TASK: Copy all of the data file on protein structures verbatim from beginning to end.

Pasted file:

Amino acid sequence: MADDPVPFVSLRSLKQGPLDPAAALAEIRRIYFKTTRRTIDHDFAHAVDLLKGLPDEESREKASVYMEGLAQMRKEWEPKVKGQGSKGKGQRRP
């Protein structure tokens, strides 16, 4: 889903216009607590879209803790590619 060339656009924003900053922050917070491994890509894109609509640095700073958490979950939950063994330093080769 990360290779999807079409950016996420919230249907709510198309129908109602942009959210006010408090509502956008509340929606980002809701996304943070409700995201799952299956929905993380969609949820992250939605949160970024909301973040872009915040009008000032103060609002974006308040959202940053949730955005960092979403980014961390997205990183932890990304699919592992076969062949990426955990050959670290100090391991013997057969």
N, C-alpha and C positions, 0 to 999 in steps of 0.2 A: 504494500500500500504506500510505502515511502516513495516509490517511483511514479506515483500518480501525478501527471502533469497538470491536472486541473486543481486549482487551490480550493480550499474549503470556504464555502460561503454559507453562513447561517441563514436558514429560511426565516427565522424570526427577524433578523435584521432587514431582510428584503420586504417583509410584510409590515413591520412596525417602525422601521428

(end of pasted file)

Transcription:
Amino acid sequence: MADDPVPFVSLRSLKQGPLDPAAALAEIRRIYFKTTRRTIDHDFAHAVDLLKGLPDEESREKASVYMEGLAQMRKEWEPKVKGQGSKGKGQRRP
């Protein structure tokens, strides 16, 4: 889903216009607590879209803790590619 060339656009924003900053922050917070491994890509894109609509640095700073958490979950939950063994330093080769 990360290779999807079409950016996420919230249907709510198309129908109602942009959210006010408090509502956008509340929606980002809701996304943070409700995201799952299956929905993380969609949820992250939605949160970024909301973040872009915040009008000032103060609002974006308040959202940053949730955005960092979403980014961390997205990183932890990304699919592992076969062949990426955990050959670290100090391991013997057969």
N, C-alpha and C positions, 0 to 999 in steps of 0.2 A: 504494500500500500504506500510505502515511502516513495516509490517511483511514479506515483500518480501525478501527471502533469497538470491536472486541473486543481486549482487551490480550493480550499474549503470556504464555502460561503454559507453562513447561517441563514436558514429560511426565516427565522424570526427577524433578523435584521432587514431582510428584503420586504417583509410584510409590515413591520412596525417602525422601521428